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Romney Says He Cares. His Agenda Disagrees.

Mitt Romney has rediscovered Romneycare. Under attack for his apparent lack of empathy, Romney in an NBC News interview on Wednesday pointed to his Massachusetts health care reforms as proof that he cares about poor and low-income families:

Don’t forget, I got everybody in my state insured. One hundred percent of the kids in our state had health insurance. I don’t think there’s anything that shows more empathy and care about the people of this country than that kind of record

For what it’s worth, I’ve always suspected Romney’s motive in Massachusetts had more to do with efficiency than social justice. He saw reform as a way to make the state’s health care system more rational and to make people accept more financial responsibility for their own medical care. Still, he deserves credit—and praise—for helping to design, promote, and then implement a law that has made health care more affordable for the people of Massachusetts. 

But in politics empathy isn’t simply about rhetoric. Its about policy. Here, again, is what Romney has proposed on health care.

1. Romney wants to repeal the Affordable Care Act, which would bring Massachusetts-style reforms to the rest of the country and make insurance available to almost everyone.

2. He wants to hand Medicaid over to the states and then, in short order, dramatically reduce its funding.

3. He wants to change the tax treatment of company health benefits, in ways that could make it less available even to middle-class people in the long run.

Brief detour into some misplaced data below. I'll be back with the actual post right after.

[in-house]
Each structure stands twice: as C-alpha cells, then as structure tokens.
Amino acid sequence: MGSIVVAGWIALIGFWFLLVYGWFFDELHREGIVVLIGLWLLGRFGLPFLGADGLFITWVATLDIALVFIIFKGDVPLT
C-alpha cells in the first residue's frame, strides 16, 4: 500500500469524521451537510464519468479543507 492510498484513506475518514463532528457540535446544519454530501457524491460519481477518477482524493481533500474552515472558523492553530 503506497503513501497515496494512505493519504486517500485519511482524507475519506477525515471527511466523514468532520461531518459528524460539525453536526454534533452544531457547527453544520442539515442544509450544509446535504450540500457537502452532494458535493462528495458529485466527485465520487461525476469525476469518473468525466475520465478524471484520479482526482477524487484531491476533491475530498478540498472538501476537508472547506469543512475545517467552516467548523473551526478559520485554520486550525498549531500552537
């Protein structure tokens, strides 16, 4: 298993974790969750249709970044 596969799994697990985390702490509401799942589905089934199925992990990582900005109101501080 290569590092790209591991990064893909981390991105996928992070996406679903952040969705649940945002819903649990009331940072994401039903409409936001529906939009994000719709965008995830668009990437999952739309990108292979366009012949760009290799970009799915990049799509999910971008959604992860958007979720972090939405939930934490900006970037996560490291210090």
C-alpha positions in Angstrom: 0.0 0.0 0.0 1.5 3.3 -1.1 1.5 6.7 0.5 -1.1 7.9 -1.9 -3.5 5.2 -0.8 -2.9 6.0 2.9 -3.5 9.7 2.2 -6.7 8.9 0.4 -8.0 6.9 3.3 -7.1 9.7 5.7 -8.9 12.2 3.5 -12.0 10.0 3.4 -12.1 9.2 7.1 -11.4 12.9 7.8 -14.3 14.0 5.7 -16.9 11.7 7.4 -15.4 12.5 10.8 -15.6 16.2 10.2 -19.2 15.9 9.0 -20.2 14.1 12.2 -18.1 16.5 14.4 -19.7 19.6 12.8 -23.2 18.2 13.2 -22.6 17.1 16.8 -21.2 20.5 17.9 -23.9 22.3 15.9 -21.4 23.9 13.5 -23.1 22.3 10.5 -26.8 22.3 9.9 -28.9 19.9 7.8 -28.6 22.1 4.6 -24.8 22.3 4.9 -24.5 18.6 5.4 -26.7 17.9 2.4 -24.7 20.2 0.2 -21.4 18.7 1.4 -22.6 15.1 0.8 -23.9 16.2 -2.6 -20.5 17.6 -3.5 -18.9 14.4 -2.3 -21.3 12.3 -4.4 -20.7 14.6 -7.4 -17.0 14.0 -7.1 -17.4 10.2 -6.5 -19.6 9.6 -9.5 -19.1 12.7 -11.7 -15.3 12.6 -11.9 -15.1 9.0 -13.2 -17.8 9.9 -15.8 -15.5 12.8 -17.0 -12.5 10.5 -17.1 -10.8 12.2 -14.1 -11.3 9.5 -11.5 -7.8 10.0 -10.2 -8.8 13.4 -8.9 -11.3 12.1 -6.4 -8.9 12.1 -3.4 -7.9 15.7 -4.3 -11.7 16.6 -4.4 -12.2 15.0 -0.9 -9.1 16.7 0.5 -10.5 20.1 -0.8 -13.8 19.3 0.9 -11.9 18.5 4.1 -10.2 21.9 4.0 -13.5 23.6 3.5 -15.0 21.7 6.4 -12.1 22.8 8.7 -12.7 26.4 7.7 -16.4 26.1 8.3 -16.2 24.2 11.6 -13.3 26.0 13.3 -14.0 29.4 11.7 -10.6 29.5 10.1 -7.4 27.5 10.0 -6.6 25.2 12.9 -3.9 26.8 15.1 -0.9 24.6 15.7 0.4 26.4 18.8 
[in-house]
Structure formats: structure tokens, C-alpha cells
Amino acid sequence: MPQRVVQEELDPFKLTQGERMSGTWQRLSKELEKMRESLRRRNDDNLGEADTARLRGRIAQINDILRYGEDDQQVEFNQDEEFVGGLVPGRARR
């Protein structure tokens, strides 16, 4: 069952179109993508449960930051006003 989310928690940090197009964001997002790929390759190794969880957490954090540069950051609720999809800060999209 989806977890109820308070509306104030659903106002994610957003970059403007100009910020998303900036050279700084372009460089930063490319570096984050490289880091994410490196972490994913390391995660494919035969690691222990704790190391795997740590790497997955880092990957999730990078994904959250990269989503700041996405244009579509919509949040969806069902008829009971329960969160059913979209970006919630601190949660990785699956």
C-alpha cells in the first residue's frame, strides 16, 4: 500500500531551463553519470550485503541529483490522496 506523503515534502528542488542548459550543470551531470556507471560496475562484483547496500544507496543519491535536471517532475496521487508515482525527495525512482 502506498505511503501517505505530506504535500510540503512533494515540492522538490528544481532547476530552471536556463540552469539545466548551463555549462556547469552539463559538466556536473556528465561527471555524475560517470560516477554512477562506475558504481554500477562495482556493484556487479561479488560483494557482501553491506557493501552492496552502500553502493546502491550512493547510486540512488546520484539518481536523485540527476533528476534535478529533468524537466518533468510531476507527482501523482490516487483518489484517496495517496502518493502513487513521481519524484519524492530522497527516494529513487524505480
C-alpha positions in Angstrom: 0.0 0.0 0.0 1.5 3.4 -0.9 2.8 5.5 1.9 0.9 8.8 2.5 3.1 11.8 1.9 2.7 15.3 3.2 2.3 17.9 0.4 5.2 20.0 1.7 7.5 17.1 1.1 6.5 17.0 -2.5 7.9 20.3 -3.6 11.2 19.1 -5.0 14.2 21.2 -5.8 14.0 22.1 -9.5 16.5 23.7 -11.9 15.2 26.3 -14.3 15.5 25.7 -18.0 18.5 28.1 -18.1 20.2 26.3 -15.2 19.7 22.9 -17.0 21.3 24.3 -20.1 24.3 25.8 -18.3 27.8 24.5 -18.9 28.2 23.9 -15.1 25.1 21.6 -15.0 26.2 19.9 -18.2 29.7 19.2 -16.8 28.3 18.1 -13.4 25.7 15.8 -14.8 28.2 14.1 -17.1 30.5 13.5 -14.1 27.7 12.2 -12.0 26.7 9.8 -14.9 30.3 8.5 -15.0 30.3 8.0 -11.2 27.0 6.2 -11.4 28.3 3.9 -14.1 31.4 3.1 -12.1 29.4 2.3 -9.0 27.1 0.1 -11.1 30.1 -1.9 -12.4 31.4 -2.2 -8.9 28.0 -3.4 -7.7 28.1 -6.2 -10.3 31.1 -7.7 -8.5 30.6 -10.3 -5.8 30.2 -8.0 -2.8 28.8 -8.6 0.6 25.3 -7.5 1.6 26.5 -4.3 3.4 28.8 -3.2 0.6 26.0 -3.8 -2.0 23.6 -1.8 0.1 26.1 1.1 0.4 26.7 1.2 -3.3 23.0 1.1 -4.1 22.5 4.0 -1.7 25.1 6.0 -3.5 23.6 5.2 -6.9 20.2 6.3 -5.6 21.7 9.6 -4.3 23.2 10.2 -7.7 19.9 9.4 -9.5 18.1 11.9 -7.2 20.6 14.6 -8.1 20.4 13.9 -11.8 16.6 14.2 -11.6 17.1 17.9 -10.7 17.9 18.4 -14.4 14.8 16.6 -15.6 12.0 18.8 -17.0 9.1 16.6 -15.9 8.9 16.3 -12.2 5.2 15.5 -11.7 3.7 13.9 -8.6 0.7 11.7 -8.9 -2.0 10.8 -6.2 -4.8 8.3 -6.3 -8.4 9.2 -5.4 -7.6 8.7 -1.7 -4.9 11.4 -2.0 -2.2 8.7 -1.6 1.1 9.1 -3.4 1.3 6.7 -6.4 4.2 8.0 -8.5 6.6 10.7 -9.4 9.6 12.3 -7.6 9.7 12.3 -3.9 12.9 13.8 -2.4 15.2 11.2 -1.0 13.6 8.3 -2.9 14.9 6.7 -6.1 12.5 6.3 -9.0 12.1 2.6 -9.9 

These three changes—repeal of Obamacare, the end of Medicaid as we know it, and changes to the tax code—represent nothing short of a wholesale revolution in health care. (“Repeal and Reverse,” as Ed Kilgore likes to call it.) The changes would arguably more sweeping than the ones Obamacare will cause. They would inarguably be more cruel.

How cruel? A brand new report from FamiliesUSA can give you some idea. Based on calculations by Jonathan Gruber, the MIT economist, by 2016 the number of people without health insurance would be 40 million higher than it would be if the Affordable Care Act went into effect. 

But even that figure understates the possible impact of Romney’s proposals. Remember, one way Obamacare makes health care more affordable is by providing tax credits to people who buy private insurance on their own. Romney has indicated previously that he’d replace that tax credit with a tax deduction, although now he says merely he wishes to “equalize” the tax treatment of employer and non-group insurance. If you assume, as Gruber did, that’s he’d stick with a deduction—and, if you take his overall spending plan seriously, he’s got no room for a generous credit—only people who pay income taxes would get federal assistance. And, as Mitt Romney reminded everybody at that Boca Raton fundraiser, 47 percent of all Americans don’t pay income taxes. As you can imagine, given their relatively lower incomes, they tend to be the people who need help the most.